How the Job Market Really Works
Dr. Duff Watkins
If you’re unemployed the biggest problem you probably face is that you may not understand how the job market really works. In order to secure gainful employment, grasp these facts with head and heart:
First and foremost, find out what you want to do.
No consultant, prospective employer, recruiting firm or heavenly being can help you find work if you haven’t already defined clearly what skills you possess, what work you want, and in which market sector you wish to work. I claim that that over 90% of job applicants rule themselves out of the running by not devoting sufficient time and energy to simply deciding what they want to do. It’s a fact: if you don’t know where you’re going, you probably won’t get there.
There is a company seeking to hire you right now.
Trouble is, that company doesn’t know how to find you any more than you know how to find it. Since that company can’t hunt you down, you must look them up. You do this by doing the necessary homework, legwork and networking to locate the companies that require the skills you possess.
- Homework is researching the companies for which you wish to work
- Legwork is hitting the street, phoning up people, knocking on doors and continually narrowing your focus to companies that do the work you want to do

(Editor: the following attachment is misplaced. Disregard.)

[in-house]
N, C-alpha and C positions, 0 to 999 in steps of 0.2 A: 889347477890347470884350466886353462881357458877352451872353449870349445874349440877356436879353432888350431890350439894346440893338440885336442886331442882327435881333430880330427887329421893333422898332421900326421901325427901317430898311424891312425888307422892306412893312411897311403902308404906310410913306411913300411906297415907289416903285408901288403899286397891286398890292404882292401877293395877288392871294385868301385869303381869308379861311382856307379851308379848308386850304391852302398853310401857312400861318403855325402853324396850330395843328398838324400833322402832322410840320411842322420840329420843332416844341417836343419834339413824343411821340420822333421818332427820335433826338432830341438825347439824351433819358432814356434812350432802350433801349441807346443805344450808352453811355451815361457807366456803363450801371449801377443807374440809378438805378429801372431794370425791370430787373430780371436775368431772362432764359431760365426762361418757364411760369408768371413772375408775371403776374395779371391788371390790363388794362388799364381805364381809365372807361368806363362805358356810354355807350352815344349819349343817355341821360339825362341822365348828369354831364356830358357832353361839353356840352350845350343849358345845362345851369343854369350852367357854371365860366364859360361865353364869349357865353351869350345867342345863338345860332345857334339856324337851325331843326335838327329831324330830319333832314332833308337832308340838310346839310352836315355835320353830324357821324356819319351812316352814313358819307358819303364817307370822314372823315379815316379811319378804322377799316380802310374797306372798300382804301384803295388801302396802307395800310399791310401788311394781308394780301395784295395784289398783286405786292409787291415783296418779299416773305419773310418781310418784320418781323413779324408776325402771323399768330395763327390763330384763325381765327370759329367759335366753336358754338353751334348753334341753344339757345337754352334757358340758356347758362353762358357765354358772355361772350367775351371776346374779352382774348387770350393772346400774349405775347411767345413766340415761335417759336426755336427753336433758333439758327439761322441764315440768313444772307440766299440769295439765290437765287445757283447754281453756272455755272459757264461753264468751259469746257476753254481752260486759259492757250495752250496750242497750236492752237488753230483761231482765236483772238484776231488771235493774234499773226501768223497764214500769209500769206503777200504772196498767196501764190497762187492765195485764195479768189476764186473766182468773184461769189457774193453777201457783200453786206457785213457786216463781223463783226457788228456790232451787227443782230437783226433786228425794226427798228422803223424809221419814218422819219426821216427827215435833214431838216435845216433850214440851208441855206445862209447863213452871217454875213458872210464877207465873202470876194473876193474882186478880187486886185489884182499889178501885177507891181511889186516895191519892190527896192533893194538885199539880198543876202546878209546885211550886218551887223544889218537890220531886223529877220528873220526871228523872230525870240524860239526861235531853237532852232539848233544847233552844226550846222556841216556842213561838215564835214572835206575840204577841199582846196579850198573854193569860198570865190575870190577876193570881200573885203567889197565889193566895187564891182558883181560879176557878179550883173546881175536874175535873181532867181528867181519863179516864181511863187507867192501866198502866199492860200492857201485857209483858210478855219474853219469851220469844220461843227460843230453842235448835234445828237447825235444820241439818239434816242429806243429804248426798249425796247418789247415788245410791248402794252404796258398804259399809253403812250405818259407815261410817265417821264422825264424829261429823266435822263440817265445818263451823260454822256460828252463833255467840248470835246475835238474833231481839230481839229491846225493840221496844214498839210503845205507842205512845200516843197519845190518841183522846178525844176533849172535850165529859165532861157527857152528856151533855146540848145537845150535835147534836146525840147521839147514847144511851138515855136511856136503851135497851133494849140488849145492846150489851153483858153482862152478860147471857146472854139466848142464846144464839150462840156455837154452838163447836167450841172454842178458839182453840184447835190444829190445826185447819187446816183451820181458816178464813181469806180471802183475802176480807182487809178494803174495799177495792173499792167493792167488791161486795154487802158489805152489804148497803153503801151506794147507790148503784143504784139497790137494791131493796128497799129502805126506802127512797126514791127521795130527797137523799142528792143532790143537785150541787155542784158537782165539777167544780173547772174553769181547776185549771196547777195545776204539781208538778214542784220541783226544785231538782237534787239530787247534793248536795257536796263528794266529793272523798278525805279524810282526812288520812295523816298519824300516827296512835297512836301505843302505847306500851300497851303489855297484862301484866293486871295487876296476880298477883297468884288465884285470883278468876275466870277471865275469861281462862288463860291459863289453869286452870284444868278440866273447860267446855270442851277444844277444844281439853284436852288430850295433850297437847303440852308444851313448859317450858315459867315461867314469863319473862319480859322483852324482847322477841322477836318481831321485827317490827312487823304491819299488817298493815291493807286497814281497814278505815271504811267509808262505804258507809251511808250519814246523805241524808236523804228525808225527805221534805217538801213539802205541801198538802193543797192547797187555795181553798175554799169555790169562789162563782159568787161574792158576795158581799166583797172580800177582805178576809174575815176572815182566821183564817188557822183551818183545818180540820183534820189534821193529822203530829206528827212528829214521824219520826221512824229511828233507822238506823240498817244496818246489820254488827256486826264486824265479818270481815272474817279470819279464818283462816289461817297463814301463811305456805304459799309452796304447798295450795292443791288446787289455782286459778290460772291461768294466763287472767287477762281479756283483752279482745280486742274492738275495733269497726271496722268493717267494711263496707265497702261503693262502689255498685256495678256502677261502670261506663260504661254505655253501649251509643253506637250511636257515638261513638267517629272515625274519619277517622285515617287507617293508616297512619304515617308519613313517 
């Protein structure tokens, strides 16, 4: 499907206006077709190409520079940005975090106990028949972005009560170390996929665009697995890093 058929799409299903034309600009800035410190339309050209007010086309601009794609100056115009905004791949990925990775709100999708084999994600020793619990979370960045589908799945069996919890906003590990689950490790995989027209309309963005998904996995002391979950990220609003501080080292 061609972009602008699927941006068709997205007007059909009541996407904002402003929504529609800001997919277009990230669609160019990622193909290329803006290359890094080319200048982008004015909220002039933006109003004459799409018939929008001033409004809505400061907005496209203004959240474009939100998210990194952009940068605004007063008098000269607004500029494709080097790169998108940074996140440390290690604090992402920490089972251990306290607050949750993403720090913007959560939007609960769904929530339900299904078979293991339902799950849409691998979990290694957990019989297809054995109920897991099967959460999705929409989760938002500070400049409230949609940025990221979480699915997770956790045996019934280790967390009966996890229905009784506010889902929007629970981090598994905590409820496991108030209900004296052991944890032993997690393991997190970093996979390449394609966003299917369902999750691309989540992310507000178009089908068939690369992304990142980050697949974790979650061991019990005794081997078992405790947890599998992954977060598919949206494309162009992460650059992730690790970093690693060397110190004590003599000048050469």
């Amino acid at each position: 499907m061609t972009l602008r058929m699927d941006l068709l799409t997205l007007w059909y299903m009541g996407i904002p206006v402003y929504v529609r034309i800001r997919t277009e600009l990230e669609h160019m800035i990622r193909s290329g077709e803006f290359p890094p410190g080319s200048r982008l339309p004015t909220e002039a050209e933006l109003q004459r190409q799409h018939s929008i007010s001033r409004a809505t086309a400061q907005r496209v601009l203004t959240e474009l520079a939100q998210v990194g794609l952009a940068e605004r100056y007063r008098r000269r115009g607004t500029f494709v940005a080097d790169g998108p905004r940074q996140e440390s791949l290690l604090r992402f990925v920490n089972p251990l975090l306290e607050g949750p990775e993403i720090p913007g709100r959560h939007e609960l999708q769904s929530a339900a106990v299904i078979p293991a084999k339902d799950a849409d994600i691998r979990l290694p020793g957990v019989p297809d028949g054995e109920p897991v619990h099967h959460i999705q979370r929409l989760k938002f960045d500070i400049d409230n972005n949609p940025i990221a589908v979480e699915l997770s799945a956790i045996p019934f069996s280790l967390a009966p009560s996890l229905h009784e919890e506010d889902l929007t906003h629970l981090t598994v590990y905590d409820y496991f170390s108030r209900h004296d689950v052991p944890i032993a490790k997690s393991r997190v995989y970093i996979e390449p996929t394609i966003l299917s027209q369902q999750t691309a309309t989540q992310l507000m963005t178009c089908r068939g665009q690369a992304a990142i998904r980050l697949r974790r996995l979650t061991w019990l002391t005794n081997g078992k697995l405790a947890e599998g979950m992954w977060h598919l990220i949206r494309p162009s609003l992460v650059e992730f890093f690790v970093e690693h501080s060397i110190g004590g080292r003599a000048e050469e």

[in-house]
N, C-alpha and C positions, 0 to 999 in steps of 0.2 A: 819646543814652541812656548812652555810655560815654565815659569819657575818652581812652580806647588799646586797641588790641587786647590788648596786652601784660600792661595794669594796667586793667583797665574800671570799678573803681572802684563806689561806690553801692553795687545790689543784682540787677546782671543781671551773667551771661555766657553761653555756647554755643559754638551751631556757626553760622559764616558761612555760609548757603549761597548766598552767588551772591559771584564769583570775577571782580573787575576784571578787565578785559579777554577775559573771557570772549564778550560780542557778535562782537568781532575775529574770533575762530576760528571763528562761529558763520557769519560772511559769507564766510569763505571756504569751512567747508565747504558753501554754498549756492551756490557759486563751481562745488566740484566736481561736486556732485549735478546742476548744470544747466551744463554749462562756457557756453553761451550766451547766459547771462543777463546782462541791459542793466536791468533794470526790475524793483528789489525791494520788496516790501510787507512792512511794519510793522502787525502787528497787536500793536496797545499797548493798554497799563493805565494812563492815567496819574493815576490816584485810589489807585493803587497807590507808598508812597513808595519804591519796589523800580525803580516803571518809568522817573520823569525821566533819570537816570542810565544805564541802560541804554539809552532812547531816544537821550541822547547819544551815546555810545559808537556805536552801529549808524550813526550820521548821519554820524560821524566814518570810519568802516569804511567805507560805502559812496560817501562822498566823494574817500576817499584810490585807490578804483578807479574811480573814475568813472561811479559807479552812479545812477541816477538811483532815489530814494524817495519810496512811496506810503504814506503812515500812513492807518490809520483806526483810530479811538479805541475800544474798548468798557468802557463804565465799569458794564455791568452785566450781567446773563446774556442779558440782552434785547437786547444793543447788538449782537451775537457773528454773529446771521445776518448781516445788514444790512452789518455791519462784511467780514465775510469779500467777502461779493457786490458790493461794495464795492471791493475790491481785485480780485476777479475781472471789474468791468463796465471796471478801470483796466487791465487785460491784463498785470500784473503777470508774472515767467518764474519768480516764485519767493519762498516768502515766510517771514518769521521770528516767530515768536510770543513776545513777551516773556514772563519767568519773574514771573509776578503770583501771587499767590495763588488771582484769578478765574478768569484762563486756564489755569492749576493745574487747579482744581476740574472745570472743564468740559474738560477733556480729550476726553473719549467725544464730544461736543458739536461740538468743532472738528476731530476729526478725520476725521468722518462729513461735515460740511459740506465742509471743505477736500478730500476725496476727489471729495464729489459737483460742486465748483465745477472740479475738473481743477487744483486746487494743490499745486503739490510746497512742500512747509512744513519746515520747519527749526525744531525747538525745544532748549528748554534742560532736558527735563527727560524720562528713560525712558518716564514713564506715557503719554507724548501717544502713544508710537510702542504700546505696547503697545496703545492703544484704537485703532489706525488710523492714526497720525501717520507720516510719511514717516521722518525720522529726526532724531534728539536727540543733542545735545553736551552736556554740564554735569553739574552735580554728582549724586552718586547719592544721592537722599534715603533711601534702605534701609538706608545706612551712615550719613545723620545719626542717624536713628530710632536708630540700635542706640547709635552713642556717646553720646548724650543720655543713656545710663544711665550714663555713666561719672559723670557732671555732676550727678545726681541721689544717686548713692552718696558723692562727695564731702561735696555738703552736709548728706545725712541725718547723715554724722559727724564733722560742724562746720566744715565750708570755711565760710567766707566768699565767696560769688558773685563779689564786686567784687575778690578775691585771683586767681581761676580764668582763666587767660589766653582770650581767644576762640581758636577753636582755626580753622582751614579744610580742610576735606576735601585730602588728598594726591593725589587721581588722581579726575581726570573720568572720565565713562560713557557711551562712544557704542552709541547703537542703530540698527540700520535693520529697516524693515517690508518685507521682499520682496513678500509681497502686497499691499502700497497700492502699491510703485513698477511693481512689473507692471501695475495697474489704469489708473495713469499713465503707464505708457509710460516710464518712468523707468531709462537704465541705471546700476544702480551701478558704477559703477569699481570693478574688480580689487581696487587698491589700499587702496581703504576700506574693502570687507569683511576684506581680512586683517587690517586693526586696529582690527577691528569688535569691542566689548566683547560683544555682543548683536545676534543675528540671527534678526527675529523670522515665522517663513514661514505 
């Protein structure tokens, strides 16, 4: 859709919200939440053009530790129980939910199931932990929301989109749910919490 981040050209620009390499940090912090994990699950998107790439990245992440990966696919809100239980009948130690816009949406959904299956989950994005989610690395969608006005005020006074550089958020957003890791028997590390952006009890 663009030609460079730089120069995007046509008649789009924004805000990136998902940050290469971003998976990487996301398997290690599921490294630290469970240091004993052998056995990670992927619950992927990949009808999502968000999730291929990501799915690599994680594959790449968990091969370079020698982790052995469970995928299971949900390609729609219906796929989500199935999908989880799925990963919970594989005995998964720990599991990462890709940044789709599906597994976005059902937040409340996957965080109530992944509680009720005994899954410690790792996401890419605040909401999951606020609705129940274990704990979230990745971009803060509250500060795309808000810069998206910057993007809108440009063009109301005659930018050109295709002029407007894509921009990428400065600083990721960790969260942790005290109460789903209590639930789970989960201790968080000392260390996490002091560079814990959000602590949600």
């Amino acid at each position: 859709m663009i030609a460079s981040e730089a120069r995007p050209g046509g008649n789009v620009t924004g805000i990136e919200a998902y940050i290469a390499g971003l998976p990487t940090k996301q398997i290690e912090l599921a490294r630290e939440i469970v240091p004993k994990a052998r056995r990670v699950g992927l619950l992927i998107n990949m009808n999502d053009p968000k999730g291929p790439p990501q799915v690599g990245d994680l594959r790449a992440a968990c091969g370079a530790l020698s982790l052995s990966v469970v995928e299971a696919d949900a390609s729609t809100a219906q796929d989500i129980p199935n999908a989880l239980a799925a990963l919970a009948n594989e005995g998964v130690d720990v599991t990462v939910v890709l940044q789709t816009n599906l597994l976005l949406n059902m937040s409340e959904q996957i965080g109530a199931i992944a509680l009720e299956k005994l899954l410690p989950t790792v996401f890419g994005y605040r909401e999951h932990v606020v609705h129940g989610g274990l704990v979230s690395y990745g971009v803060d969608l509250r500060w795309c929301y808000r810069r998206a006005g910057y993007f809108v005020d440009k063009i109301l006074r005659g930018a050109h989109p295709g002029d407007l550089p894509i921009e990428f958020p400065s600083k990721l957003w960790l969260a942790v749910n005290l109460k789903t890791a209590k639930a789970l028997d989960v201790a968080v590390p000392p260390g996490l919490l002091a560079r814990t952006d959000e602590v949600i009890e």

- Networking is constructing a web of contacts that can supply you with information.
Advertised jobs are like the tip of the iceberg.
Just as beneath the water line resides 90% of an iceberg, so too beneath the level of advertised recruitment resides 90% of available and upcoming job opportunities. Again, you locate these opportunities through homework, legwork and networking.
There are too many jobs available for you.
Even in a recession there are millions of jobs available. Your task is to narrow down the particular sector in which you wish to work rather than apply for every vacancy that’s advertised.
Not any job, but the right job.
Don’t panic and take the first —and usually wrong— job that is offered to you. Remember, your goal is to take a logical advancing step in your career rather than begin a string of dissatisfying stints of employment.
Find a speaking partner.
Job searching is tough, don’t go through it alone. Get support, advice, counsel, and help from another person be it a psychiatrist or a spouse.
How Much Work is Required?
Most people underestimate the amount of effort required to find a job. For example, I once counseled a man who was retrenched during a recession. He decided to change careers, then made 228 phone calls over a 5 week period, gained 56 interviews, and received 3 job offers, all of which paid more money than his previous position, and none of which were advertised vacancies. That’s a lot of work. But it paid off. He took the best offer and has progressed since then.
You will too when you understand how the job market really works.